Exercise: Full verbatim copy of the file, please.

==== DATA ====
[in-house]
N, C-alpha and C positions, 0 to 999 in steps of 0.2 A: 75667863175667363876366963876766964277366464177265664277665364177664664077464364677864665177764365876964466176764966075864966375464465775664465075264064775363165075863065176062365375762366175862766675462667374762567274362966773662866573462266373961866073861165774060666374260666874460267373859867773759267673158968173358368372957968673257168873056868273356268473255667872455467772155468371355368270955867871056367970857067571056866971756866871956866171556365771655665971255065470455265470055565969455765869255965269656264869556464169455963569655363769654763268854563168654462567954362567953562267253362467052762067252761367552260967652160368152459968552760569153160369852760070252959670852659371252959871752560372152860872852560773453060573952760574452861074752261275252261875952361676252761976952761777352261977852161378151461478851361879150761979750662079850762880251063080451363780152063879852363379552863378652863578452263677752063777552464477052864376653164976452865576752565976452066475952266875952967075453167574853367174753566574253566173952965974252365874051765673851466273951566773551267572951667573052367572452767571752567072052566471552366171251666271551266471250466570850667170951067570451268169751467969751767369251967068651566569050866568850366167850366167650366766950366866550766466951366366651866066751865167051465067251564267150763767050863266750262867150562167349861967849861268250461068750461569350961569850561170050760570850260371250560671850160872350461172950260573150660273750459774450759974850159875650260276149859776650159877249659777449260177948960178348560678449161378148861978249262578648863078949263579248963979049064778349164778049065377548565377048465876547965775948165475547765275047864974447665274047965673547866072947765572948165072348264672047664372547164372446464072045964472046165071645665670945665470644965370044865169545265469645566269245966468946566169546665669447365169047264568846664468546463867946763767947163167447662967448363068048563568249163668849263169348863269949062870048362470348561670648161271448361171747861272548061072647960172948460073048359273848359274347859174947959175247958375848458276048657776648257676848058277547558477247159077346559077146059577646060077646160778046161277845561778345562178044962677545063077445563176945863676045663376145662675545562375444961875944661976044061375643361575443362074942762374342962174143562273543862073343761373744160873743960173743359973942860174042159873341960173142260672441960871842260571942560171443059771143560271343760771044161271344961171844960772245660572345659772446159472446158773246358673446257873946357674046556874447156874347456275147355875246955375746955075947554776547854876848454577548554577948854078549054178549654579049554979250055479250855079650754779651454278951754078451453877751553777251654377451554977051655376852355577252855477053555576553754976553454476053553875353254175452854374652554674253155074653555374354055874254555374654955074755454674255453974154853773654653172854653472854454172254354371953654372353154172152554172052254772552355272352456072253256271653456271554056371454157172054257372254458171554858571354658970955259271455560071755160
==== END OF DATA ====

[in-house]
N, C-alpha and C positions, 0 to 999 in steps of 0.2 A: 75667863175667363876366963876766964277366464177265664277665364177664664077464364677864665177764365876964466176764966075864966375464465775664465075264064775363165075863065176062365375762366175862766675462667374762567274362966773662866573462266373961866073861165774060666374260666874460267373859867773759267673158968173358368372957968673257168873056868273356268473255667872455467772155468371355368270955867871056367970857067571056866971756866871956866171556365771655665971255065470455265470055565969455765869255965269656264869556464169455963569655363769654763268854563168654462567954362567953562267253362467052762067252761367552260967652160368152459968552760569153160369852760070252959670852659371252959871752560372152860872852560773453060573952760574452861074752261275252261875952361676252761976952761777352261977852161378151461478851361879150761979750662079850762880251063080451363780152063879852363379552863378652863578452263677752063777552464477052864376653164976452865576752565976452066475952266875952967075453167574853367174753566574253566173952965974252365874051765673851466273951566773551267572951667573052367572452767571752567072052566471552366171251666271551266471250466570850667170951067570451268169751467969751767369251967068651566569050866568850366167850366167650366766950366866550766466951366366651866066751865167051465067251564267150763767050863266750262867150562167349861967849861268250461068750461569350961569850561170050760570850260371250560671850160872350461172950260573150660273750459774450759974850159875650260276149859776650159877249659777449260177948960178348560678449161378148861978249262578648863078949263579248963979049064778349164778049065377548565377048465876547965775948165475547765275047864974447665274047965673547866072947765572948165072348264672047664372547164372446464072045964472046165071645665670945665470644965370044865169545265469645566269245966468946566169546665669447365169047264568846664468546463867946763767947163167447662967448363068048563568249163668849263169348863269949062870048362470348561670648161271448361171747861272548061072647960172948460073048359273848359274347859174947959175247958375848458276048657776648257676848058277547558477247159077346559077146059577646060077646160778046161277845561778345562178044962677545063077445563176945863676045663376145662675545562375444961875944661976044061375643361575443362074942762374342962174143562273543862073343761373744160873743960173743359973942860174042159873341960173142260672441960871842260571942560171443059771143560271343760771044161271344961171844960772245660572345659772446159472446158773246358673446257873946357674046556874447156874347456275147355875246955375746955075947554776547854876848454577548554577948854078549054178549654579049554979250055479250855079650754779651454278951754078451453877751553777251654377451554977051655376852355577252855477053555576553754976553454476053553875353254175452854374652554674253155074653555374354055874254555374654955074755454674255453974154853773654653172854653472854454172254354371953654372353154172152554172052254772552355272352456072253256271653456271554056371454157172054257372254458171554858571354658970955259271455560071755160